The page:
I’m a fan of productivity. Certainly God has not called us to live lazy, unproductive lives. Rather, “we are His workmanship, created in Christ Jesus for good works, which God prepared beforehand, that we should walk in them” (Ephesians 2:10, emphasis added).
But as with any good thing, productivity out of balance with relationship or rest can become detrimental to what God says matters most–love of God and neighbor. Sadly, Christian culture can be just as wrapped up in the drive to do more (and do faster, and do better, etc.) as the culture around us, and there is a serious cost to that preoccupation with productivity.
So these words of J.I. Packer–who has walked with God for many years–should be considered carefully:
“For the Christian, the outward journey takes the form of learning to relate positively and purposefully to the world and other people–that is, to all God’s creatures–for God the Creator’s sake, and the inward journey takes the form of gaining and deepening our acquaintance with God the Father and with Jesus the Son, through the mighty agency of the Holy Spirit.
“Now in the hustling, bustling West today, life has become radically unbalanced, with education, business interests, the media, the knowledge explosion, and our go-getting community ethos all uniting to send folk off on the outward journey as fast as they can go and with that to distract them from ever bothering about its inward counterpart. In Western Christianity the story is the same, so that most of us without realizing it are nowadays unbalanced activists, conforming most unhappily in this respect to the world around us. Like the Pharisees, who were also great activists (see Matt. 23:15!), we are found to be harsh and legalistic, living busy, complacent lives of conforming to convention and caring much more, as it seems, for programs than for people. When we accuse businessmen of selling their souls to their firms and sacrificing their integrity on the altars of their organizations, it is the pot calling the kettle black. Perhaps there are no truths about the Spirit that Christian people more urgently need to learn today than those that relate to the inner life of fellowship with God, that life which I call the inward journey.” [J.I. Packer, Keep In Step with the Spirit, pg 68-69]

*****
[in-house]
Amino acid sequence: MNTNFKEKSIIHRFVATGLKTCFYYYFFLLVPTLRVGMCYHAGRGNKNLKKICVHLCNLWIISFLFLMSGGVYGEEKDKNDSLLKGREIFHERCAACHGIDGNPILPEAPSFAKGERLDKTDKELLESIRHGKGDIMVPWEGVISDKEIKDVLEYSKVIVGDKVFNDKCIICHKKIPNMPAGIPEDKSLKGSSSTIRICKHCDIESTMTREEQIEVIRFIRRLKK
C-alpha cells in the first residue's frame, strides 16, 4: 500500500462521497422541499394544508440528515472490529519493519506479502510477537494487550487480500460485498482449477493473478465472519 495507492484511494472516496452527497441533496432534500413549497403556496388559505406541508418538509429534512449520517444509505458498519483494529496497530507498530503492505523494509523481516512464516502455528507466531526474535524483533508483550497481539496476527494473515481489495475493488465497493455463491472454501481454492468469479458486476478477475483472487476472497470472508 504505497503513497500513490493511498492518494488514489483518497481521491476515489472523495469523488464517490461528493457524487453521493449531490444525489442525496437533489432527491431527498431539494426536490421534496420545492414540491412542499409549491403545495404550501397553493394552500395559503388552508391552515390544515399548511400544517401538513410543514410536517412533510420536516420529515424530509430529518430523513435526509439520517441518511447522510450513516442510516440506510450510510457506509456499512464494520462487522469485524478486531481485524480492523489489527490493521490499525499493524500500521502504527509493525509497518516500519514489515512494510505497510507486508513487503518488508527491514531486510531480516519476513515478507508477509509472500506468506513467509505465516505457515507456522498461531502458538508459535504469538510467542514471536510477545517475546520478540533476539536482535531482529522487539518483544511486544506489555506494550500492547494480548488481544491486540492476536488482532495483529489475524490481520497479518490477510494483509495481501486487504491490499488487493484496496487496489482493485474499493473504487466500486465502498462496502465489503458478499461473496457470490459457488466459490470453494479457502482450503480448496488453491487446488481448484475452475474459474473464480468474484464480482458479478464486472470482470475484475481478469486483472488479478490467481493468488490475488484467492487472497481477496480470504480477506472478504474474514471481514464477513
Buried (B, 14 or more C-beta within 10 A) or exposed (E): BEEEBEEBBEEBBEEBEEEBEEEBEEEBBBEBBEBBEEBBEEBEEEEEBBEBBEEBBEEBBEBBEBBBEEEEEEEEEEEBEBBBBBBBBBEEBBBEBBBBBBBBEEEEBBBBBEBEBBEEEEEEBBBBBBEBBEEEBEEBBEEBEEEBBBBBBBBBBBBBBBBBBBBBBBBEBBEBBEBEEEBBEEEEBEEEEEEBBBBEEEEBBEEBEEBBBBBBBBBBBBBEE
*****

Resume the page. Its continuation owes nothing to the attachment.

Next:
Toward that much-needed end of “gaining and deepening our acquaintance with God,” I have found regular days of solitude retreat to be tremendously helpful. For those who are a part of the church that I serve (as well as for those who live in the Southern California area), I lead several half-day retreats during the year–you can find information about them (or register to attend) on my church website.